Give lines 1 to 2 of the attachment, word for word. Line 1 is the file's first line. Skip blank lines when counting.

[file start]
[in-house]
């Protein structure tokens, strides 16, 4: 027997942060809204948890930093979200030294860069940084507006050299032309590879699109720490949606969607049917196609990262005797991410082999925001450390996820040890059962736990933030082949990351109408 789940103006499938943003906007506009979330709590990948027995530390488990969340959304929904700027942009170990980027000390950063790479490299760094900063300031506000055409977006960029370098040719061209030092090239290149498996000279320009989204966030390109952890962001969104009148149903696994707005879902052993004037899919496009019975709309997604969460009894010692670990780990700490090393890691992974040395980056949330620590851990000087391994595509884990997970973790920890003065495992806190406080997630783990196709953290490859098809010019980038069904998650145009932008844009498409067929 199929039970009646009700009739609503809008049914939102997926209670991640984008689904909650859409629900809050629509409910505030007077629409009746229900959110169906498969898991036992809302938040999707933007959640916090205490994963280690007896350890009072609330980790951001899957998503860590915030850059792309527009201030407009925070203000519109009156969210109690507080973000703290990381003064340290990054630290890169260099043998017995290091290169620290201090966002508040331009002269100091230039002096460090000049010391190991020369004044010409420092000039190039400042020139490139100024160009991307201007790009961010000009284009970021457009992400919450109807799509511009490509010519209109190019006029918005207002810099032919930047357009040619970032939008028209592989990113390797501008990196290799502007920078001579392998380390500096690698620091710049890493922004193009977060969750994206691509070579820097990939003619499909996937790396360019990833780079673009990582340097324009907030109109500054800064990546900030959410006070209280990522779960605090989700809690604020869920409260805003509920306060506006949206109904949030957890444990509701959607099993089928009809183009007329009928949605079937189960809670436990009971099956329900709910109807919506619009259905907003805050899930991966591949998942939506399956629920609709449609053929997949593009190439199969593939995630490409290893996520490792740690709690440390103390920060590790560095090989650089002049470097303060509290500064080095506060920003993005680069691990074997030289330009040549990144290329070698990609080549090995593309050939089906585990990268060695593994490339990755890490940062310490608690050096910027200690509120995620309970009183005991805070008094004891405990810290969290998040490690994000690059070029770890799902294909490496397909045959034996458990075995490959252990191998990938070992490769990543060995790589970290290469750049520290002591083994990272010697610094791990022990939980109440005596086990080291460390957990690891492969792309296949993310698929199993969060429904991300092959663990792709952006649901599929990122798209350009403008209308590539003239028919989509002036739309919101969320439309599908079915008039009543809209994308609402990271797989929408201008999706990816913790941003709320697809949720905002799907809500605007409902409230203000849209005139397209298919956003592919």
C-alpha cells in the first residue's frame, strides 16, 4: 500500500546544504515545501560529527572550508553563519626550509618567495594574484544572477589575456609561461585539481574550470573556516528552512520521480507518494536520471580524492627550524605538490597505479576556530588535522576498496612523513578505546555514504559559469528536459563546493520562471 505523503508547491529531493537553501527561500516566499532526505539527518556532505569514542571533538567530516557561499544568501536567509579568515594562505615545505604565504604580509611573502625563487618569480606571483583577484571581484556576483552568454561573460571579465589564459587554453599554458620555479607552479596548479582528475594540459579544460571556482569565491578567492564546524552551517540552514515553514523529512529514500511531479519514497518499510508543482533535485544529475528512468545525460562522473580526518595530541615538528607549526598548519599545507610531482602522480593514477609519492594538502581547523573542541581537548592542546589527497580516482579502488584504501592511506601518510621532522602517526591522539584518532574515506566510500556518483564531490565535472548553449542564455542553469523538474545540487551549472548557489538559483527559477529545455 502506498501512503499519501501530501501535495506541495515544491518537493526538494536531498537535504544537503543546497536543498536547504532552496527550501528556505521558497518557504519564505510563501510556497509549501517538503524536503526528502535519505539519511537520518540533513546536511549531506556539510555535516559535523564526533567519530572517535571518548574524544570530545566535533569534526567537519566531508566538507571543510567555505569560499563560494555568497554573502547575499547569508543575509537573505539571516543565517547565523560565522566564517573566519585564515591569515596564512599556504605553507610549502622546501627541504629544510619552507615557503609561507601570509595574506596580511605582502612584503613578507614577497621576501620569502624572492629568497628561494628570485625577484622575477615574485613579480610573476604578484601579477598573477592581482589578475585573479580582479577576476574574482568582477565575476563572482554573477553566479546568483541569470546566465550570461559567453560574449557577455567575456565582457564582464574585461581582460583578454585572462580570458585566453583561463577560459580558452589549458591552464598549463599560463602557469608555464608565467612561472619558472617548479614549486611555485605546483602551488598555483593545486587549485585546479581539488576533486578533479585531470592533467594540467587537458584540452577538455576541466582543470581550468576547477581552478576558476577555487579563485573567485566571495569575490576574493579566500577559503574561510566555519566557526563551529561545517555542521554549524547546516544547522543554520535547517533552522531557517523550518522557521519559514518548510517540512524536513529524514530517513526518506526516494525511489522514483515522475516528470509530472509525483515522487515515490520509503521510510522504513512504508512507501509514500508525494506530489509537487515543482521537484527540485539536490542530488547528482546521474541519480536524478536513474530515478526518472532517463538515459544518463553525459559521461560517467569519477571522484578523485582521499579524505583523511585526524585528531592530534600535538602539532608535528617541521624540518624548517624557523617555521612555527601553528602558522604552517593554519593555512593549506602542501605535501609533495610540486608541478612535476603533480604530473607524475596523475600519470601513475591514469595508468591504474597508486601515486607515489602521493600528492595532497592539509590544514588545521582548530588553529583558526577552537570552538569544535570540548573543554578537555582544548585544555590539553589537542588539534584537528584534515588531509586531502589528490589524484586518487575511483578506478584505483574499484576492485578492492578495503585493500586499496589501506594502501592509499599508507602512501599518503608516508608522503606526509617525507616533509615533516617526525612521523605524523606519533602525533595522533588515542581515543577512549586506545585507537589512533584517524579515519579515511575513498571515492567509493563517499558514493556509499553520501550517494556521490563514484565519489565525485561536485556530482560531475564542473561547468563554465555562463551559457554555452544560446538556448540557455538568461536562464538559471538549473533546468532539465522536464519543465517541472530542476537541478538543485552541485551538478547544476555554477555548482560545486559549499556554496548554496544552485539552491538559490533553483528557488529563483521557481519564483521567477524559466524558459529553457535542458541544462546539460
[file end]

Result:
[in-house]
């Protein structure tokens, strides 16, 4: 027997942060809204948890930093979200030294860069940084507006050299032309590879699109720490949606969607049917196609990262005797991410082999925001450390996820040890059962736990933030082949990351109408 789940103006499938943003906007506009979330709590990948027995530390488990969340959304929904700027942009170990980027000390950063790479490299760094900063300031506000055409977006960029370098040719061209030092090239290149498996000279320009989204966030390109952890962001969104009148149903696994707005879902052993004037899919496009019975709309997604969460009894010692670990780990700490090393890691992974040395980056949330620590851990000087391994595509884990997970973790920890003065495992806190406080997630783990196709953290490859098809010019980038069904998650145009932008844009498409067929 199929039970009646009700009739609503809008049914939102997926209670991640984008689904909650859409629900809050629509409910505030007077629409009746229900959110169906498969898991036992809302938040999707933007959640916090205490994963280690007896350890009072609330980790951001899957998503860590915030850059792309527009201030407009925070203000519109009156969210109690507080973000703290990381003064340290990054630290890169260099043998017995290091290169620290201090966002508040331009002269100091230039002096460090000049010391190991020369004044010409420092000039190039400042020139490139100024160009991307201007790009961010000009284009970021457009992400919450109807799509511009490509010519209109190019006029918005207002810099032919930047357009040619970032939008028209592989990113390797501008990196290799502007920078001579392998380390500096690698620091710049890493922004193009977060969750994206691509070579820097990939003619499909996937790396360019990833780079673009990582340097324009907030109109500054800064990546900030959410006070209280990522779960605090989700809690604020869920409260805003509920306060506006949206109904949030957890444990509701959607099993089928009809183009007329009928949605079937189960809670436990009971099956329900709910109807919506619009259905907003805050899930991966591949998942939506399956629920609709449609053929997949593009190439199969593939995630490409290893996520490792740690709690440390103390920060590790560095090989650089002049470097303060509290500064080095506060920003993005680069691990074997030289330009040549990144290329070698990609080549090995593309050939089906585990990268060695593994490339990755890490940062310490608690050096910027200690509120995620309970009183005991805070008094004891405990810290969290998040490690994000690059070029770890799902294909490496397909045959034996458990075995490959252990191998990938070992490769990543060995790589970290290469750049520290002591083994990272010697610094791990022990939980109440005596086990080291460390957990690891492969792309296949993310698929199993969060429904991300092959663990792709952006649901599929990122798209350009403008209308590539003239028919989509002036739309919101969320439309599908079915008039009543809209994308609402990271797989929408201008999706990816913790941003709320697809949720905002799907809500605007409902409230203000849209005139397209298919956003592919």